Washington Evening Journal
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Neighbors Growing Together | Oct 31, 2014

Council divides over employee compensation

By Xiomara Levsen | Aug 06, 2013
Riverside Deputy Clerk Lory Young recently attended clerk school. A motion to give her a 50-cent pay increase was tabled during Monday’s Riverside City Council meeting.

RIVERSIDE — The topic of compernsation for professional development quickly divided city council members at the Monday, Aug. 5, meeting.
City deputy clerk Lory Young recently attended clerk school. On the agenda it was listed as a resolution to approve compensating Young with a  50-cent per hour wage increase. Councilor Nate Kasdorf didn’t agree with the compensation.
“I’d like to make a motion to table this,” Kasdorf said. “The reason being is that just last meeting we voted to have Rusty [Rogerson, city administrator] make a pay scale for the city employees and I don’t know how we just say we were going to do that two weeks ago and now we’re going to give somebody another raise here?”
At the previous city council meeting in July, council members asked Rogerson to work on setting up a pay scale for city employees, which Riverside doesn’t have currently. Kasdorf said the council should wait until the pay scale is set up before giving out anymore wage increases or compensation for classes that were taken.
Councilor Ralph Schnoebelen said the city had resolutions in 2005 and 2006, which compensated city employees for pursuing education to assist them in their job with the city. He asked if this was something they were changing and why.
Councilor Chris Kirkwood said yes. She said there wasn’t anything in the employee handbook about the compensation. She also said there wasn’t anything listed in the handbook requiring city employees to attend classes.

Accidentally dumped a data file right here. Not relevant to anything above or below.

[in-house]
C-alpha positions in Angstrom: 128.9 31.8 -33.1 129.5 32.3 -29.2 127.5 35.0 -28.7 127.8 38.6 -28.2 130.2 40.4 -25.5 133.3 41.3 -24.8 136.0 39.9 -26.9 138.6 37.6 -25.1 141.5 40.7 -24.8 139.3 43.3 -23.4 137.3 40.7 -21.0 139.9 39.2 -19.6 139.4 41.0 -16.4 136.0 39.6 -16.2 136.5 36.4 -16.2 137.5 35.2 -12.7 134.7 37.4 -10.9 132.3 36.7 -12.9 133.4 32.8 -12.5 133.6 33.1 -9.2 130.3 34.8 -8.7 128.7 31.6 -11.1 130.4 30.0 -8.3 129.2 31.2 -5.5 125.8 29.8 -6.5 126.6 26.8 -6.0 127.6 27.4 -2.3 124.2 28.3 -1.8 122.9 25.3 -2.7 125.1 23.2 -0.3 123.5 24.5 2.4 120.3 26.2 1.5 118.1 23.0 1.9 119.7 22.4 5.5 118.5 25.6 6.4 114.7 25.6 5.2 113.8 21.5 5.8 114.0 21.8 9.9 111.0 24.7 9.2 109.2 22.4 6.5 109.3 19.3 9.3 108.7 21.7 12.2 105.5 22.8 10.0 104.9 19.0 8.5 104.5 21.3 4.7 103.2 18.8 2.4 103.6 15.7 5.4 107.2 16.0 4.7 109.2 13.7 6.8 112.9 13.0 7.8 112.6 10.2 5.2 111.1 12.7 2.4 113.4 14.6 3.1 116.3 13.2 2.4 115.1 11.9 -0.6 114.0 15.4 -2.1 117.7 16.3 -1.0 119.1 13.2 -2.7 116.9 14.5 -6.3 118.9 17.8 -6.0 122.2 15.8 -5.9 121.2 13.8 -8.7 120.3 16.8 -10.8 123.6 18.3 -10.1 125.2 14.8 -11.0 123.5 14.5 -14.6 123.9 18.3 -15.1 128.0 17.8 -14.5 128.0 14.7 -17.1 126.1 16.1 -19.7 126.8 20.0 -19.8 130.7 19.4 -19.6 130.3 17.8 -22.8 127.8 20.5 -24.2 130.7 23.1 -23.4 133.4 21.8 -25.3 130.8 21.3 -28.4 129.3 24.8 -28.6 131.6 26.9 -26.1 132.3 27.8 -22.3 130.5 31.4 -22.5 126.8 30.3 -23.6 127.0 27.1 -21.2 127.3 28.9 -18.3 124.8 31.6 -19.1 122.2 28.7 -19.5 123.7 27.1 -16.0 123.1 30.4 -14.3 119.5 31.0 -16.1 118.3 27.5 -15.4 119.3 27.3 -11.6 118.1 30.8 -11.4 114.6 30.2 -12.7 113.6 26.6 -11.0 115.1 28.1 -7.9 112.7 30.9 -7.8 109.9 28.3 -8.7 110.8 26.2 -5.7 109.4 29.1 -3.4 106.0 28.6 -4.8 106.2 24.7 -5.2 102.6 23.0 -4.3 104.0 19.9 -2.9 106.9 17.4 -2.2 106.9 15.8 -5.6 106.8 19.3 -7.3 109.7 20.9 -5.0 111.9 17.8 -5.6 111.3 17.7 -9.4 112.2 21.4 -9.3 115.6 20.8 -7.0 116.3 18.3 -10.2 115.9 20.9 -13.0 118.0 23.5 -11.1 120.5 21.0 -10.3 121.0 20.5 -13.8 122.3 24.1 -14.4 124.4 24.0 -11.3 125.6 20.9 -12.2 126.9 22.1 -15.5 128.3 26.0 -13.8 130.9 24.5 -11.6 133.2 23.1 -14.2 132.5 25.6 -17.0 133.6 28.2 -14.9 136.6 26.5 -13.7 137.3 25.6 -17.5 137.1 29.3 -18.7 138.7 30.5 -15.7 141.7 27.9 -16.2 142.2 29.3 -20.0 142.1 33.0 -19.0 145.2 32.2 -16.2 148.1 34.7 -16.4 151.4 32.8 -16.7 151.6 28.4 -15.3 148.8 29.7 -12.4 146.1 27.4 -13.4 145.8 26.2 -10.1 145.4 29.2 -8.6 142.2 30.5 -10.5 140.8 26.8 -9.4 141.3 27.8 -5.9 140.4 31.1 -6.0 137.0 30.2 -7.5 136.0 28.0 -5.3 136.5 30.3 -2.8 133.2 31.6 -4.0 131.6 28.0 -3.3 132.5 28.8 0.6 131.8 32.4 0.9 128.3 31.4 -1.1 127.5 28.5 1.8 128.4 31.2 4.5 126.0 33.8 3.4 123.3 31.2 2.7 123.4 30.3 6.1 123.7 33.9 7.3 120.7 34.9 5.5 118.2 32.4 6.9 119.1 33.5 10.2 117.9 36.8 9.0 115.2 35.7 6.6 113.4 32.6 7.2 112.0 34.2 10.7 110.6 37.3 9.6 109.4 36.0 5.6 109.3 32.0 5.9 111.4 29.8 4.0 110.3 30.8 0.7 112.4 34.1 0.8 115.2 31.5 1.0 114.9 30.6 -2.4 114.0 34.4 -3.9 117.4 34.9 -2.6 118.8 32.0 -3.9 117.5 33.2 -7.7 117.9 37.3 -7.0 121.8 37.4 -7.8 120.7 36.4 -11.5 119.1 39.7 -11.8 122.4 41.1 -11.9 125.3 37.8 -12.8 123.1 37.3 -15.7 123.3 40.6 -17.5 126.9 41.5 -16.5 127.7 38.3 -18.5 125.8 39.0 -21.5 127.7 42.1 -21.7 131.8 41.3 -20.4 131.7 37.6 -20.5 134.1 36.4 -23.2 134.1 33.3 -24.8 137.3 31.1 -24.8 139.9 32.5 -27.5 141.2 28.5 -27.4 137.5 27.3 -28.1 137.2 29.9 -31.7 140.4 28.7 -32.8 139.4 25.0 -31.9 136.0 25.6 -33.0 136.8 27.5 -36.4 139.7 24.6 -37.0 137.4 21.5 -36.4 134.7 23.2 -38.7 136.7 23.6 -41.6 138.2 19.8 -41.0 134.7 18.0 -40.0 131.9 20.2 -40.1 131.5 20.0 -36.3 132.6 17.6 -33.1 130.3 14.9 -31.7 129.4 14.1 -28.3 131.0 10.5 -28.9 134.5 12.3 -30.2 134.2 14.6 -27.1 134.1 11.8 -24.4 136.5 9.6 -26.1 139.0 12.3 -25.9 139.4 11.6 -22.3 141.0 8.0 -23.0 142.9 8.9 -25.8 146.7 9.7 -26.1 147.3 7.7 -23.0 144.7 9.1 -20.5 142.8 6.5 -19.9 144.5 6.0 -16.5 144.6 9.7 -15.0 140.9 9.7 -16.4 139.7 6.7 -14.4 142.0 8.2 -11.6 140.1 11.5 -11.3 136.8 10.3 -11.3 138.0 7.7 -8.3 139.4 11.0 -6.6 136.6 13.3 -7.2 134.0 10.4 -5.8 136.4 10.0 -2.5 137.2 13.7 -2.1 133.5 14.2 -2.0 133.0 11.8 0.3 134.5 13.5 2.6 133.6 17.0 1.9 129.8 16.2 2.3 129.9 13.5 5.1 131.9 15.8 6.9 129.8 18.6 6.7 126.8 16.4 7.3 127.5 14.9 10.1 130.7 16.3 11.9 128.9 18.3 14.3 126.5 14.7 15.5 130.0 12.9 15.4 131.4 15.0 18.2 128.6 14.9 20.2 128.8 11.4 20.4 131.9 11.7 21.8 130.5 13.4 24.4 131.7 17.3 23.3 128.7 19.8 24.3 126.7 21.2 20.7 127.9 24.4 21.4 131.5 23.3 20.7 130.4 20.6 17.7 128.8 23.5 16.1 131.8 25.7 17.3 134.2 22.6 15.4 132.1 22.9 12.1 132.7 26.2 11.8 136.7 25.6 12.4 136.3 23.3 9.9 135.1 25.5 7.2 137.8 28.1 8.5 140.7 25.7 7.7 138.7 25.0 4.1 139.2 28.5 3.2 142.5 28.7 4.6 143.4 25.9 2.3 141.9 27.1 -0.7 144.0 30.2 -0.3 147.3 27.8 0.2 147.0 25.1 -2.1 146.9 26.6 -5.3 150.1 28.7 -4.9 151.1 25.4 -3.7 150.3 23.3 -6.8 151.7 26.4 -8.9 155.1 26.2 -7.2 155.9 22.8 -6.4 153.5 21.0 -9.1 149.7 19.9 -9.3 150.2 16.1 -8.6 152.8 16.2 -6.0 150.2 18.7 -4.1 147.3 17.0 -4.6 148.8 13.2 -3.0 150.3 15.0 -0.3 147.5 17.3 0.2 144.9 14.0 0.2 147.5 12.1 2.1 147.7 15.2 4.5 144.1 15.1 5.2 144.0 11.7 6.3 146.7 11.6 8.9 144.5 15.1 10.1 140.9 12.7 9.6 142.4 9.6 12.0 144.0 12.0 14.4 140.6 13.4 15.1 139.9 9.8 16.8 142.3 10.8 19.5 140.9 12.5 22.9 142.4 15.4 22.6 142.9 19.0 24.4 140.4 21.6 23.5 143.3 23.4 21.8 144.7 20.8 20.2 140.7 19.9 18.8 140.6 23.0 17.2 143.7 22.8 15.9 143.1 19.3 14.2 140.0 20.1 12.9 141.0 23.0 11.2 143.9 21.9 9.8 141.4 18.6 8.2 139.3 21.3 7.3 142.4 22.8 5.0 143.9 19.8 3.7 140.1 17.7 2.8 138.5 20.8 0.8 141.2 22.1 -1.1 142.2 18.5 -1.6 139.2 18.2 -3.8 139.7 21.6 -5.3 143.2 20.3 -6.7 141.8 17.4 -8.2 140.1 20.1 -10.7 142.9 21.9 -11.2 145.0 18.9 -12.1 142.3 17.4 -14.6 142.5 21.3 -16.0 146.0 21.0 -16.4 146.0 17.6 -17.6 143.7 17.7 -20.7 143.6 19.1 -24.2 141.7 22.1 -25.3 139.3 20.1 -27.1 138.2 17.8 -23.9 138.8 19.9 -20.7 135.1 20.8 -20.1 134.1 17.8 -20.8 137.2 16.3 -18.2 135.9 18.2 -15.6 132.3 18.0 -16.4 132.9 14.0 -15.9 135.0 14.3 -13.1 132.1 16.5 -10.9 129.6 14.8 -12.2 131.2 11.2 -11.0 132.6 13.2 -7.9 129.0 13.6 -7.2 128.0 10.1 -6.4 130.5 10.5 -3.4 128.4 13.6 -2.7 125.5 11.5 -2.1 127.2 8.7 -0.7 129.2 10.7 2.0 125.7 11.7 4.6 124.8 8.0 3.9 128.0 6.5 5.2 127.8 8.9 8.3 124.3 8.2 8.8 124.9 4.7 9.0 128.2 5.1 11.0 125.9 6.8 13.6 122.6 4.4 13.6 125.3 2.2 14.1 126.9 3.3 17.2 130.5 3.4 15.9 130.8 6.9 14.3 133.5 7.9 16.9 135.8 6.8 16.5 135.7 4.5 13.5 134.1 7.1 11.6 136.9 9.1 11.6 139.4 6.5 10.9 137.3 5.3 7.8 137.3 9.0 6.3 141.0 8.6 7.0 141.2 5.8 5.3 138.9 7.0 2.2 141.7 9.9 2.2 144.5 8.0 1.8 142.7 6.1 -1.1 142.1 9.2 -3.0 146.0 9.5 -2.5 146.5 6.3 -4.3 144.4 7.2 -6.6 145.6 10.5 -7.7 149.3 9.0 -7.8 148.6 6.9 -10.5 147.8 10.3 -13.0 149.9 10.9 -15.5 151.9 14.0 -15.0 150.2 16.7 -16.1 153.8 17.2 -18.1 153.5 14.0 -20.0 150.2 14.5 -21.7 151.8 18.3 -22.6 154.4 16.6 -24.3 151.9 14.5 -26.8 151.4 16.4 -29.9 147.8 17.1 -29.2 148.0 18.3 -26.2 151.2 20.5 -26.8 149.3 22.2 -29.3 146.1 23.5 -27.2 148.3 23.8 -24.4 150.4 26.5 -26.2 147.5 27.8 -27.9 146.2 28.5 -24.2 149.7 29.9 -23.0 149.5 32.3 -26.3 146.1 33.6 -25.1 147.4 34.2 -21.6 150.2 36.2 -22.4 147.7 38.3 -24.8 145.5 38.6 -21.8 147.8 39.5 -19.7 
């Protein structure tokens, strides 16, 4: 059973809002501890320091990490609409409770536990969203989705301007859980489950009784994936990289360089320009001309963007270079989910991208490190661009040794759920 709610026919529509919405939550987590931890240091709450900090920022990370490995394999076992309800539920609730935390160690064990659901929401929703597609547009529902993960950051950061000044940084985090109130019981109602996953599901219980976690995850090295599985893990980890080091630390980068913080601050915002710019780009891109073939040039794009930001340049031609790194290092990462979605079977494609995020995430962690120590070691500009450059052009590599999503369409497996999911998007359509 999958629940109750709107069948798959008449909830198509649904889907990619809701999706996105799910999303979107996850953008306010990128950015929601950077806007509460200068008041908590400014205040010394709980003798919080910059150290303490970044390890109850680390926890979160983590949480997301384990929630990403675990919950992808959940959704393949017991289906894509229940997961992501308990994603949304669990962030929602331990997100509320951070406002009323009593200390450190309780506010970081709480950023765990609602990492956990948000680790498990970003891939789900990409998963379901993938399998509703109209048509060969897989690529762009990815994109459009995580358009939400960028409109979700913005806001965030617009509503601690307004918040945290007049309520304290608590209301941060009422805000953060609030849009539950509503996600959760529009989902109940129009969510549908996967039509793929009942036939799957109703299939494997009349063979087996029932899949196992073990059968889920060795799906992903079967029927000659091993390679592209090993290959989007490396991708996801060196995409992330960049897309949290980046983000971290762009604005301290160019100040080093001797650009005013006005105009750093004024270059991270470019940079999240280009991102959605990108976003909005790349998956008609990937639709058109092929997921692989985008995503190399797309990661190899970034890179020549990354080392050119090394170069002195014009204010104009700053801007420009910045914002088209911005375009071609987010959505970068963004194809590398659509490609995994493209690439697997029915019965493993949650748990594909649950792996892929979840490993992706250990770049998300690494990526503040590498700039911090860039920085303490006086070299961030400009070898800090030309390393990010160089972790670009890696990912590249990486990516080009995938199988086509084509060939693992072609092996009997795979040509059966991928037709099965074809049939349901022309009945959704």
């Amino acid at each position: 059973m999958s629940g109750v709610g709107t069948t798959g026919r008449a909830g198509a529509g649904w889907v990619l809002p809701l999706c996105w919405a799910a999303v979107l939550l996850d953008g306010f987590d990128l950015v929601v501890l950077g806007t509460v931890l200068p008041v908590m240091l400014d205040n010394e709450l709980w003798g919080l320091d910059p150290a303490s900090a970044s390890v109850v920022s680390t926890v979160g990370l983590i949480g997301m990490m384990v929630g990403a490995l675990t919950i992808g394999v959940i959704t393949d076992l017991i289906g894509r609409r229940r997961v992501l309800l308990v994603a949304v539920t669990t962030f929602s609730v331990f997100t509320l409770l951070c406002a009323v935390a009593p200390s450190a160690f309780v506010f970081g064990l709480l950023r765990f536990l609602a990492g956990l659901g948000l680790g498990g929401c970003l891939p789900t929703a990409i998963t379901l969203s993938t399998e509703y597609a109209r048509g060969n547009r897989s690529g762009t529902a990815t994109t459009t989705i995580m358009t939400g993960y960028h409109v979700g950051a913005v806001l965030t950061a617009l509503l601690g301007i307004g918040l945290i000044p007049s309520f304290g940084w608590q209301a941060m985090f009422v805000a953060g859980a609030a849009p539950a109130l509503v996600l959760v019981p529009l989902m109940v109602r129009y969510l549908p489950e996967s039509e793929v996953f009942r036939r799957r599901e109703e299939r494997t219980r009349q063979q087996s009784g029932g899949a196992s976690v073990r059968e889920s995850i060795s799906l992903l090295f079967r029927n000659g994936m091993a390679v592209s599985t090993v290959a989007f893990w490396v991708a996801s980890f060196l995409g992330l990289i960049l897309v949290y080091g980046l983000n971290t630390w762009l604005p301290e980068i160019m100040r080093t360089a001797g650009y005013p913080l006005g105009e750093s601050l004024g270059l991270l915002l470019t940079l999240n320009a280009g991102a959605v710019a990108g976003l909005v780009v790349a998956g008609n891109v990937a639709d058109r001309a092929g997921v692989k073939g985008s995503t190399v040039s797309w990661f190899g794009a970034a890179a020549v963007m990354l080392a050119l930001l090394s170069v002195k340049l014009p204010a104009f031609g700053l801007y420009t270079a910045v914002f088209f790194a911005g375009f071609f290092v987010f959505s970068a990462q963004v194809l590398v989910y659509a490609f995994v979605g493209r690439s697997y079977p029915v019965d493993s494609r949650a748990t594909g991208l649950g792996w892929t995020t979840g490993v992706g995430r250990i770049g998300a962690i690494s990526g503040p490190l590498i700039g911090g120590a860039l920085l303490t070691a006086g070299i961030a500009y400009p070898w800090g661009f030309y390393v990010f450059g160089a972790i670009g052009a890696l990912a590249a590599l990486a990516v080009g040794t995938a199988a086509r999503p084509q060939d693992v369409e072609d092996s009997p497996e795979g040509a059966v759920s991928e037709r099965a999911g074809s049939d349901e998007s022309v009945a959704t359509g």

Mayor Bill Poch said that in the past city employees have been compensated 50 cents for obtaining further education, in their position.
“We’ve always done it,” Poch said.
Councilor Bob Schneider Jr. agreed with Poch and remembered other employees getting compensation for taking classes required for their position. He said it wasn’t necessarily a base pay increase. He asked city water and wastewater employee Kevin Engel how many classes Engel was compensated for.
“Seven,” Engel said.
“Seven that you were compensated for or seven that you attended?” Kasdorf asked Engel.
“Well, I’ve attended a whole lot more classes, but I’ve had seven grade increases since I’ve started,” Engel said. “Grade one, two, and three for wastewater. Grade one and two for water treatment. Grade one and two for water distribution.”
Kasdorf asked Engel if this was part of the pre-employment contract, and Engel said yes. He said this was part of the stipulation for Engel’s employment.
Kasdorf also argued the council should look at other citiess and how much they pay their deputy and city clerks before approving anymore wage increases.
“I don’t know about you, but I don’t think there’s many people in our town who are going to want to see our deputy clerk make over $20 an hour; and if you think that’s going to fly, then good luck,” Kasdorf said.
Schneider asked Kasdorf if this was a way of hiscontrolling the job or discriminating against the job. Kasdorf said it was neither.
For a few moments Schneider and Kasdorf went back and forth about what Young’s job description was. Schneider said she was a clerk and when you looked at the job description between city clerk and deputy clerk it wasn’t that different.
“The job description may not be that much different, but the pay scale is,” Kasdorf said.
Poch brought the discussion to a close and asked for a vote on the motion to table the resolution. The motion passed with three votes approving it. Those who voted for it were councilor Kevin Kiene, Kirkwood, and Kasdorf.
Please see tomorrow’s edition of The Journal for more on Monday night’s city council meeting.


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